National Geographic

VOICES Voices Icon Ideas and Insight From Explorers

Menu

Saguaro, the Center of the Universe

Saguaro National Park, Arizona–Donny Preston is a native of southern Arizona, a member of the Tohono O’odham Nation, the people of the desert. “I don’t consider myself a medicine man or a shaman,” he told me shortly after he gave the official blessing at the start of the BioBlitz in the Saguaro National Park. “But the Creator gave me a gift that I use on people. I go to the hospitals a lot, I see a lot of people and a lot of people come see me.”

Preston is an award-winning artist, with a special focus on carving the skeletons of dead saguaro cactus. His work is on display in the National Museum of the American Indian, in Washington, D.C.

Arizona is a very spiritual place. There are a lot things people see that are invisible to regular people, he told me in the video interview above. “People have lost their spirituality, and that’s something we have to get back … the bond we have with Earth, the mother who takes care of all of us.”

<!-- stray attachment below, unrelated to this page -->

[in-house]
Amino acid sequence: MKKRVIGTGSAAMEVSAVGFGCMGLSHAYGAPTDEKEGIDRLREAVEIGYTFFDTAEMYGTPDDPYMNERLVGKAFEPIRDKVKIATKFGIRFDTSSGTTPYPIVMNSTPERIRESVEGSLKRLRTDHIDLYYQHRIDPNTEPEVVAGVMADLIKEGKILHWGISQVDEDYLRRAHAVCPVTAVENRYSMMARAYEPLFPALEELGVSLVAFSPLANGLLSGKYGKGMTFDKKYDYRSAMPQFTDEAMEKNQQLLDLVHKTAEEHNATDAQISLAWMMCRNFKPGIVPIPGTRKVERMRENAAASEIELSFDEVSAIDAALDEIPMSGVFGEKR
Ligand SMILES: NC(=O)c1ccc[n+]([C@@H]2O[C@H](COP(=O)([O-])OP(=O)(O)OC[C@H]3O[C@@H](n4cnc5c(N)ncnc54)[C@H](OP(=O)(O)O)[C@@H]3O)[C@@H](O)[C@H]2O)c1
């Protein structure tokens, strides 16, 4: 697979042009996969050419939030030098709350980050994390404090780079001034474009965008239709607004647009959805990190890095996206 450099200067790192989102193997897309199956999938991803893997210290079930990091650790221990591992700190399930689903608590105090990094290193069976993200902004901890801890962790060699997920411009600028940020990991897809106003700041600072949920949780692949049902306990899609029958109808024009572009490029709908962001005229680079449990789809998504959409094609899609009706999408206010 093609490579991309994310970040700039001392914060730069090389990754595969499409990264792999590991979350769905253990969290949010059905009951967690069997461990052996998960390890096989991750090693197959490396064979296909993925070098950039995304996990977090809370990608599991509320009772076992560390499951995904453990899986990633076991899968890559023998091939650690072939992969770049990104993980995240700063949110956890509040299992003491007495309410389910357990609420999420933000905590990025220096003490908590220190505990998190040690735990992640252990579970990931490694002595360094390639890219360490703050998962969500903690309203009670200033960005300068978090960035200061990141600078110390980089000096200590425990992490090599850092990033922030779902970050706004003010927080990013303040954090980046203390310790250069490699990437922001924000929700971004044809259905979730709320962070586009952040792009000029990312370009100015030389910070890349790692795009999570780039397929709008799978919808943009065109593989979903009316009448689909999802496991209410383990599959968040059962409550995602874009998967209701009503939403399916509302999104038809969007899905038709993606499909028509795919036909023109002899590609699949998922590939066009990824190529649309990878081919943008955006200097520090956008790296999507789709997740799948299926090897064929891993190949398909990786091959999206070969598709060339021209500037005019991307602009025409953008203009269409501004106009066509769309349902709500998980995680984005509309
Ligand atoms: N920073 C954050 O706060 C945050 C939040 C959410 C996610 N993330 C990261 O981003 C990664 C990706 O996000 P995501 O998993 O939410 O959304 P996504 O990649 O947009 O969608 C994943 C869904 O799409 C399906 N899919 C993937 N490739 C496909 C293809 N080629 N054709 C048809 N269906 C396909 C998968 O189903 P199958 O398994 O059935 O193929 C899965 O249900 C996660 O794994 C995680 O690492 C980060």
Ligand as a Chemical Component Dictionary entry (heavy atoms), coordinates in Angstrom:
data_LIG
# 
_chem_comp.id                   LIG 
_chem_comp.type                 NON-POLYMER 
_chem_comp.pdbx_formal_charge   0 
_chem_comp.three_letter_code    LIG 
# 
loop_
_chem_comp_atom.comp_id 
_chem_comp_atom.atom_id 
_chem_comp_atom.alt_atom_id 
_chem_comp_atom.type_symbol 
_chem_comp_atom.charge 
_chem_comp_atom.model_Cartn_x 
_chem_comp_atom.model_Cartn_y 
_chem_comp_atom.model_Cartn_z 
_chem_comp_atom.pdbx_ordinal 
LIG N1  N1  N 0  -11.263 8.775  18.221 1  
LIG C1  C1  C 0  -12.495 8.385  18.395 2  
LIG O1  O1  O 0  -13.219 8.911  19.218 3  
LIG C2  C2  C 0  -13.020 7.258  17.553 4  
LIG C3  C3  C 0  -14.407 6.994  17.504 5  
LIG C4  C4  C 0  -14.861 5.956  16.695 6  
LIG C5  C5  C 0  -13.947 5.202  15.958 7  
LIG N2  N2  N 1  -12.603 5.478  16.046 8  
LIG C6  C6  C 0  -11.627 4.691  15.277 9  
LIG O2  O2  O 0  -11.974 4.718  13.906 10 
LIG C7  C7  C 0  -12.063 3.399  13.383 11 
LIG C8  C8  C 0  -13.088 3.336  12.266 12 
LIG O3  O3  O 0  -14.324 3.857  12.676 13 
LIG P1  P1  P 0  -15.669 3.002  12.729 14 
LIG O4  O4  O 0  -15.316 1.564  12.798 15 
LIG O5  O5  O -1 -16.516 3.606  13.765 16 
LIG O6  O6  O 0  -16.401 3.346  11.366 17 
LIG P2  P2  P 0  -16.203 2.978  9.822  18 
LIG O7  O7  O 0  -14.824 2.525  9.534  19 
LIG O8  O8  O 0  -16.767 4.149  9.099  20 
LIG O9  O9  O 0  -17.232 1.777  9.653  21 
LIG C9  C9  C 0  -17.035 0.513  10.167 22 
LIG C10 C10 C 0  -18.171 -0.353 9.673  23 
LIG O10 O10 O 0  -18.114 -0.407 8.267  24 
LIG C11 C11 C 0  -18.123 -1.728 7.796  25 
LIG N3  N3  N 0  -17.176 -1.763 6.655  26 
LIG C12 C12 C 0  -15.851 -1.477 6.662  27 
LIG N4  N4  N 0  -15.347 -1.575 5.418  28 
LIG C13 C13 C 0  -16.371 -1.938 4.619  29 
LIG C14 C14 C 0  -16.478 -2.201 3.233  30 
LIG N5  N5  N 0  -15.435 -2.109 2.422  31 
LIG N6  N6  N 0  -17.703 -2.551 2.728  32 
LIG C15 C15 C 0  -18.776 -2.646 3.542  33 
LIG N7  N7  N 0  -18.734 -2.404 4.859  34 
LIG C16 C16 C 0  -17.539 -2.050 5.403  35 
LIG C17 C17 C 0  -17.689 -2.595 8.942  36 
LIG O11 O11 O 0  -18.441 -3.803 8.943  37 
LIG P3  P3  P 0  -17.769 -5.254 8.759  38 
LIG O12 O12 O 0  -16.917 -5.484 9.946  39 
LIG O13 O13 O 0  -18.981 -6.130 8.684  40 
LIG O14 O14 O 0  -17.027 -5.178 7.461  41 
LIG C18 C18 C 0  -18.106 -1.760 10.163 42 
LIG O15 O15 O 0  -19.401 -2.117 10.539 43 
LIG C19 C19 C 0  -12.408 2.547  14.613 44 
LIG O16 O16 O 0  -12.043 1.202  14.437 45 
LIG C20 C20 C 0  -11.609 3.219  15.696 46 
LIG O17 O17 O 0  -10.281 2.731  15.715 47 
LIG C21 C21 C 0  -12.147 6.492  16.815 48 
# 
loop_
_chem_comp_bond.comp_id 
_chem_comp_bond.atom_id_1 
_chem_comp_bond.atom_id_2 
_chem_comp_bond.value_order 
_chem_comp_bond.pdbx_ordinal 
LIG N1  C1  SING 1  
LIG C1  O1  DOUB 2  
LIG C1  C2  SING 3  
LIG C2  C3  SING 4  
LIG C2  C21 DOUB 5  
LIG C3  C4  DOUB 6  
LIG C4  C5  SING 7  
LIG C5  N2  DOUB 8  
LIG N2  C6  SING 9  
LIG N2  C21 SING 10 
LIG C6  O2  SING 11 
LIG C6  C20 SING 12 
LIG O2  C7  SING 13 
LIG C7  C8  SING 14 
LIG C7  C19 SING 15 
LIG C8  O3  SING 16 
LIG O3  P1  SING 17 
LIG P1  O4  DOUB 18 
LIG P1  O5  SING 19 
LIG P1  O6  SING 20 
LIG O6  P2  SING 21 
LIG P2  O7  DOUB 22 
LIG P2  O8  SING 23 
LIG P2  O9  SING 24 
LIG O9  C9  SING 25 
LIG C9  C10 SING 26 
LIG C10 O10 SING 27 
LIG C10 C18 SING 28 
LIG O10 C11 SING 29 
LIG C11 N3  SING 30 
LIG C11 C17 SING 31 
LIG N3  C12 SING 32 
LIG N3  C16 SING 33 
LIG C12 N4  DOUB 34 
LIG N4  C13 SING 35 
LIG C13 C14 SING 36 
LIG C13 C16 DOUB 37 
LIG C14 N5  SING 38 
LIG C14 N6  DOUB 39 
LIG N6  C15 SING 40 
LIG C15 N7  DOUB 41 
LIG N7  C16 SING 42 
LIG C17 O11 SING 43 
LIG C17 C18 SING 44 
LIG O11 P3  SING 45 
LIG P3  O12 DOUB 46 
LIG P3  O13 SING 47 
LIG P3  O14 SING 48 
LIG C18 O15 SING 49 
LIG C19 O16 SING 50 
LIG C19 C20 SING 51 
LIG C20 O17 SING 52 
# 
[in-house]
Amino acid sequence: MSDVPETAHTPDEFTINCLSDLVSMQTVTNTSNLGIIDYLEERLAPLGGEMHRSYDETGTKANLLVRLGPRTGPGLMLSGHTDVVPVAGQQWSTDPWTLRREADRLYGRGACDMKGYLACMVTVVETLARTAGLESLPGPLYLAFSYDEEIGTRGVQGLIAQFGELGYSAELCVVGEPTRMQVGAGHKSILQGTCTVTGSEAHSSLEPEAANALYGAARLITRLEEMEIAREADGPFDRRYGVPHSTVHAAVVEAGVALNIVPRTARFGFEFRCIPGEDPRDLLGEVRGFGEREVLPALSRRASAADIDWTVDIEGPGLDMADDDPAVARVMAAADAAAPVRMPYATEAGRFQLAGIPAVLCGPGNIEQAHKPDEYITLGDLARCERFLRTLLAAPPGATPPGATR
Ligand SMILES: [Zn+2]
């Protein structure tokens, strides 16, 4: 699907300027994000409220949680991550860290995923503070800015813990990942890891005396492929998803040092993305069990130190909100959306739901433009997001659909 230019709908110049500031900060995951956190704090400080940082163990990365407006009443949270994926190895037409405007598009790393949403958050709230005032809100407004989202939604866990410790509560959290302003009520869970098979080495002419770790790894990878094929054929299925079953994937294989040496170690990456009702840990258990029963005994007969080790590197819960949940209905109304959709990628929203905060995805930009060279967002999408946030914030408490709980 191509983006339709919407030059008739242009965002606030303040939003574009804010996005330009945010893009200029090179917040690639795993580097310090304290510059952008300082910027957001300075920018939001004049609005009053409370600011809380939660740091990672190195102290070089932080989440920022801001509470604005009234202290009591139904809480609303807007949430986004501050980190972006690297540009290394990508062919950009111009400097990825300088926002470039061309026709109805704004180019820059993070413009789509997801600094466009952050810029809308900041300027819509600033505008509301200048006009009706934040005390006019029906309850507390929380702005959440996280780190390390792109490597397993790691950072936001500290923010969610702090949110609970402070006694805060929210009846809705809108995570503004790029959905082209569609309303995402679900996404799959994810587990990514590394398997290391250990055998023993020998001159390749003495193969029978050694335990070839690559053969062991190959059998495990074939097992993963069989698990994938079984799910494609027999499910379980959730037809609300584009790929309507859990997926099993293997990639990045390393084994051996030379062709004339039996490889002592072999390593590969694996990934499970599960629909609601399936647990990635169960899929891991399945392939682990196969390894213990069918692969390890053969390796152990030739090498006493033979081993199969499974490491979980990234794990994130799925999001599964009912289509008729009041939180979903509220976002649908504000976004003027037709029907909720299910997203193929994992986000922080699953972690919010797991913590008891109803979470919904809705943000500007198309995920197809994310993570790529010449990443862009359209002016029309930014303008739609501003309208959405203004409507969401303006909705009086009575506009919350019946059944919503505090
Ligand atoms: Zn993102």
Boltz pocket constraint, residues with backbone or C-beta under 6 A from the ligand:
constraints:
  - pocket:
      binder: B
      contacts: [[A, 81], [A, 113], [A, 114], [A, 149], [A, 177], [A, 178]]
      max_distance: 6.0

If we respected the Earth and respected each other, if we all worked with one another, maybe there wouldn’t be so many problems in the world, he added.

Is Saguaro National Park, the location of the 5th annual BioBlitz hosted by National Geographic and the National Park Service, a special place to feed the spirit, I wondered.

“The energy is here,” Preston agreed. There are some places nearby which Native Americans call the center of the universe. “The spirits still are living here. Certain people like me can feel these things.”

What blessing did Preston invoke at the opening of the BioBlitz today? “I used the greasewood [Sarcobatus] … it smells good, like the rain … It’s strong medicine we can use for different things,” he said, adding that he used it as he prayed.

The national park is named for the saguaro, an immensely tall and heavy cactus that marches across the landscape like an army of fantastic giants. I asked Preston what he could tell me about the traditional knowledge of the plant. “We see them as people, you know, people who have gone on but who have come back as saguaro. I make picture frames out of their dead ribs … so they’re very important to me.”

Our interview over, Preston took me by the hand and asked me to sit next to him. As his grip tightened I felt an exchange of energy between us until our arms started trembling. He placed a hand on my heart, and then my head, then he looked into my eyes and said, “you are thinking about something over and over again. You must stop. Let it go. You will be fine.”

Contact information for Donny Preston:
Saguaro rib frames and wood carving
Tucson, AZ 520-481-5426